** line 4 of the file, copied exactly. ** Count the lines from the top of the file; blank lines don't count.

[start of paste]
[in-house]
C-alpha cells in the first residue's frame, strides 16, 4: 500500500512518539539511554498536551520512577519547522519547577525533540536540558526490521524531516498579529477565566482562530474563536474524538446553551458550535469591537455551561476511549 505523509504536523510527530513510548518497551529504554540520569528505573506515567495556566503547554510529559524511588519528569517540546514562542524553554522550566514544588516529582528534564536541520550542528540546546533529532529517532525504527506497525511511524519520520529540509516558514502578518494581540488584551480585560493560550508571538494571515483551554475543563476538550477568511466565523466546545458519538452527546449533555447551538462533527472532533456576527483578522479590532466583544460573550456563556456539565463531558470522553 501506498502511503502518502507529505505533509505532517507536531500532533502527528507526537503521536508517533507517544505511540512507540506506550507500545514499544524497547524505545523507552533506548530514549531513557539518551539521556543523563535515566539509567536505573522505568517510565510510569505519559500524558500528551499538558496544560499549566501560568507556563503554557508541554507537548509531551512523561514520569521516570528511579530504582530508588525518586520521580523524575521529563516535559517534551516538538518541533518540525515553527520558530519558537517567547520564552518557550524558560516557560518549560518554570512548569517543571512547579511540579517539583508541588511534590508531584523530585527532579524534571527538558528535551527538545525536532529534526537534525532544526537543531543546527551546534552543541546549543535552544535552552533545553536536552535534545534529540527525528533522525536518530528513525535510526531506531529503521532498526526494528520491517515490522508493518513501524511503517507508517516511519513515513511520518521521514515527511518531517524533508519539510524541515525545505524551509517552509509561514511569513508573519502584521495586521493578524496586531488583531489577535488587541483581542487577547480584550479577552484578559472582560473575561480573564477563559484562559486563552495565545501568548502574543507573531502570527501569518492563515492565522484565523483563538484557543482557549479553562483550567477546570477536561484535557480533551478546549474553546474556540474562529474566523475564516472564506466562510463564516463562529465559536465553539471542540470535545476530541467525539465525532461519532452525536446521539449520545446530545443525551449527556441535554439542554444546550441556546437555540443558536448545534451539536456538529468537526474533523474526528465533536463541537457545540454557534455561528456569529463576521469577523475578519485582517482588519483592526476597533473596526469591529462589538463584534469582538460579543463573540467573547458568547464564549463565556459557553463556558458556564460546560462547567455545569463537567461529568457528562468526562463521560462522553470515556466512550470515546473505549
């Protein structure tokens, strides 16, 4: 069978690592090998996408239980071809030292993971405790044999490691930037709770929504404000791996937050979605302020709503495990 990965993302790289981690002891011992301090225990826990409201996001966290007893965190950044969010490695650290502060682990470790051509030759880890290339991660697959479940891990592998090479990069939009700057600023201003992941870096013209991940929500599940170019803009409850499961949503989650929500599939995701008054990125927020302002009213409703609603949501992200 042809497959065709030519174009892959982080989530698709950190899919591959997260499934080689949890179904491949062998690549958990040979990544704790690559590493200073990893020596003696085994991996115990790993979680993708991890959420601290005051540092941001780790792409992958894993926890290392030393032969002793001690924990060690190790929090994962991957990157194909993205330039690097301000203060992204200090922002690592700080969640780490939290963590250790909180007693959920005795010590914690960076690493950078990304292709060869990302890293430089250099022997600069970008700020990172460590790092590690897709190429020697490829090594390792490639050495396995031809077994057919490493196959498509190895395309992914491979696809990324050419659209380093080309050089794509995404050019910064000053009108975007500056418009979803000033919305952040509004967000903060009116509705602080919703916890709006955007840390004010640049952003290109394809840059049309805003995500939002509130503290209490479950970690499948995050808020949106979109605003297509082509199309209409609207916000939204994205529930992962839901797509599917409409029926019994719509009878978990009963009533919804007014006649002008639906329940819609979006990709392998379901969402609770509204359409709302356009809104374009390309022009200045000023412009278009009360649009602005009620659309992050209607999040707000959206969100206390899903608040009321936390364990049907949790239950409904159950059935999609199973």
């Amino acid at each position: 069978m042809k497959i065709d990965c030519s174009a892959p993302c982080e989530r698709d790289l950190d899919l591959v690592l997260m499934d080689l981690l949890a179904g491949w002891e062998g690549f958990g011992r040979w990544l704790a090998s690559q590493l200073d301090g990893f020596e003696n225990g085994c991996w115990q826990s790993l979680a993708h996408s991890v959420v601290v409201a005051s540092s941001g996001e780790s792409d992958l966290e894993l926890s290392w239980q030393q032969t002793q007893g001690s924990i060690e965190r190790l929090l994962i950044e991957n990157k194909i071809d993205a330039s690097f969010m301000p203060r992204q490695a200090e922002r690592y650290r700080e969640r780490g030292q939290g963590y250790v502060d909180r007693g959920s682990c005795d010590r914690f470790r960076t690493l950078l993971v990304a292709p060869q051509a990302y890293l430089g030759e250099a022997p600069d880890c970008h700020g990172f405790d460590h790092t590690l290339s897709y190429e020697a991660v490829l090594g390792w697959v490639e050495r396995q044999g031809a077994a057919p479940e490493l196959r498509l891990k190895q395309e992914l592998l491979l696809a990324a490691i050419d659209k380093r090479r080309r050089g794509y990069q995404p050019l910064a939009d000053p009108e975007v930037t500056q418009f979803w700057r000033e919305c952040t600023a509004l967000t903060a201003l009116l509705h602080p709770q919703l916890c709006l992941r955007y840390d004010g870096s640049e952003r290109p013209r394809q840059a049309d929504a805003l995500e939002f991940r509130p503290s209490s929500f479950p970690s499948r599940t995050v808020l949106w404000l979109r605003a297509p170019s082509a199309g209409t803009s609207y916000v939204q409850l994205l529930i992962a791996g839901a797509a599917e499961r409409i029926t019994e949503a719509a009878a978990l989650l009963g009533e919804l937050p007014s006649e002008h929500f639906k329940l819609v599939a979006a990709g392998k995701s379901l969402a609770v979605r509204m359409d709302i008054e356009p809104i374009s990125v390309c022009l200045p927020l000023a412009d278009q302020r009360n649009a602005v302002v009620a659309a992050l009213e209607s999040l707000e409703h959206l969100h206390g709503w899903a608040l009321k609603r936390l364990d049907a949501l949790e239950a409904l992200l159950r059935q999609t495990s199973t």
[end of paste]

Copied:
């Amino acid at each position: 069978m042809k497959i065709d990965c030519s174009a892959p993302c982080e989530r698709d790289l950190d899919l591959v690592l997260m499934d080689l981690l949890a179904g491949w002891e062998g690549f958990g011992r040979w990544l704790a090998s690559q590493l200073d301090g990893f020596e003696n225990g085994c991996w115990q826990s790993l979680a993708h996408s991890v959420v601290v409201a005051s540092s941001g996001e780790s792409d992958l966290e894993l926890s290392w239980q030393q032969t002793q007893g001690s924990i060690e965190r190790l929090l994962i950044e991957n990157k194909i071809d993205a330039s690097f969010m301000p203060r992204q490695a200090e922002r690592y650290r700080e969640r780490g030292q939290g963590y250790v502060d909180r007693g959920s682990c005795d010590r914690f470790r960076t690493l950078l993971v990304a292709p060869q051509a990302y890293l430089g030759e250099a022997p600069d880890c970008h700020g990172f405790d460590h790092t590690l290339s897709y190429e020697a991660v490829l090594g390792w697959v490639e050495r396995q044999g031809a077994a057919p479940e490493l196959r498509l891990k190895q395309e992914l592998l491979l696809a990324a490691i050419d659209k380093r090479r080309r050089g794509y990069q995404p050019l910064a939009d000053p009108e975007v930037t500056q418009f979803w700057r000033e919305c952040t600023a509004l967000t903060a201003l009116l509705h602080p709770q919703l916890c709006l992941r955007y840390d004010g870096s640049e952003r290109p013209r394809q840059a049309d929504a805003l995500e939002f991940r509130p503290s209490s929500f479950p970690s499948r599940t995050v808020l949106w404000l979109r605003a297509p170019s082509a199309g209409t803009s609207y916000v939204q409850l994205l529930i992962a791996g839901a797509a599917e499961r409409i029926t019994e949503a719509a009878a978990l989650l009963g009533e919804l937050p007014s006649e002008h929500f639906k329940l819609v599939a979006a990709g392998k995701s379901l969402a609770v979605r509204m359409d709302i008054e356009p809104i374009s990125v390309c022009l200045p927020l000023a412009d278009q302020r009360n649009a602005v302002v009620a659309a992050l009213e209607s999040l707000e409703h959206l969100h206390g709503w899903a608040l009321k609603r936390l364990d049907a949501l949790e239950a409904l992200l159950r059935q999609t495990s199973t």